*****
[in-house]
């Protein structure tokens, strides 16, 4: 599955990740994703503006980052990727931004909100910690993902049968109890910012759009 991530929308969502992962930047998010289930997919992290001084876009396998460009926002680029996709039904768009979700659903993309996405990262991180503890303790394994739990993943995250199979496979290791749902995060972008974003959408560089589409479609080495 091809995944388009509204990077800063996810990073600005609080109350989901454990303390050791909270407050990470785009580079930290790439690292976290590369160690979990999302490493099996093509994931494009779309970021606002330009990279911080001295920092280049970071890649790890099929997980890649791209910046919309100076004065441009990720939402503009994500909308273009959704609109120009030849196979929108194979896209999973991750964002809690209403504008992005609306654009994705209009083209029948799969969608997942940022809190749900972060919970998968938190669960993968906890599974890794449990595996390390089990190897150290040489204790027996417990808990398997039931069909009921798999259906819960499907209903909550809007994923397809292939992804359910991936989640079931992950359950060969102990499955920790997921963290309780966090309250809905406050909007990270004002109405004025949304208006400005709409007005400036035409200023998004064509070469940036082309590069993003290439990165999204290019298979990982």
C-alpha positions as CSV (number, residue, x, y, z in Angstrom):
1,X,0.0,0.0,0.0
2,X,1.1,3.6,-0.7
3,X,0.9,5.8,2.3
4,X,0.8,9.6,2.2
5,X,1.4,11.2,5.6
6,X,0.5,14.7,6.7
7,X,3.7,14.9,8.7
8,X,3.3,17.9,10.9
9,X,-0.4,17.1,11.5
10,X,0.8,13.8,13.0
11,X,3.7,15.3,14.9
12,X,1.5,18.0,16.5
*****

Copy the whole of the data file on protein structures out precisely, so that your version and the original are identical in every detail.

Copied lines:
[in-house]
């Protein structure tokens, strides 16, 4: 599955990740994703503006980052990727931004909100910690993902049968109890910012759009 991530929308969502992962930047998010289930997919992290001084876009396998460009926002680029996709039904768009979700659903993309996405990262991180503890303790394994739990993943995250199979496979290791749902995060972008974003959408560089589409479609080495 091809995944388009509204990077800063996810990073600005609080109350989901454990303390050791909270407050990470785009580079930290790439690292976290590369160690979990999302490493099996093509994931494009779309970021606002330009990279911080001295920092280049970071890649790890099929997980890649791209910046919309100076004065441009990720939402503009994500909308273009959704609109120009030849196979929108194979896209999973991750964002809690209403504008992005609306654009994705209009083209029948799969969608997942940022809190749900972060919970998968938190669960993968906890599974890794449990595996390390089990190897150290040489204790027996417990808990398997039931069909009921798999259906819960499907209903909550809007994923397809292939992804359910991936989640079931992950359950060969102990499955920790997921963290309780966090309250809905406050909007990270004002109405004025949304208006400005709409007005400036035409200023998004064509070469940036082309590069993003290439990165999204290019298979990982």
C-alpha positions as CSV (number, residue, x, y, z in Angstrom):
1,X,0.0,0.0,0.0
2,X,1.1,3.6,-0.7
3,X,0.9,5.8,2.3
4,X,0.8,9.6,2.2
5,X,1.4,11.2,5.6
6,X,0.5,14.7,6.7
7,X,3.7,14.9,8.7
8,X,3.3,17.9,10.9
9,X,-0.4,17.1,11.5
10,X,0.8,13.8,13.0
11,X,3.7,15.3,14.9
12,X,1.5,18.0,16.5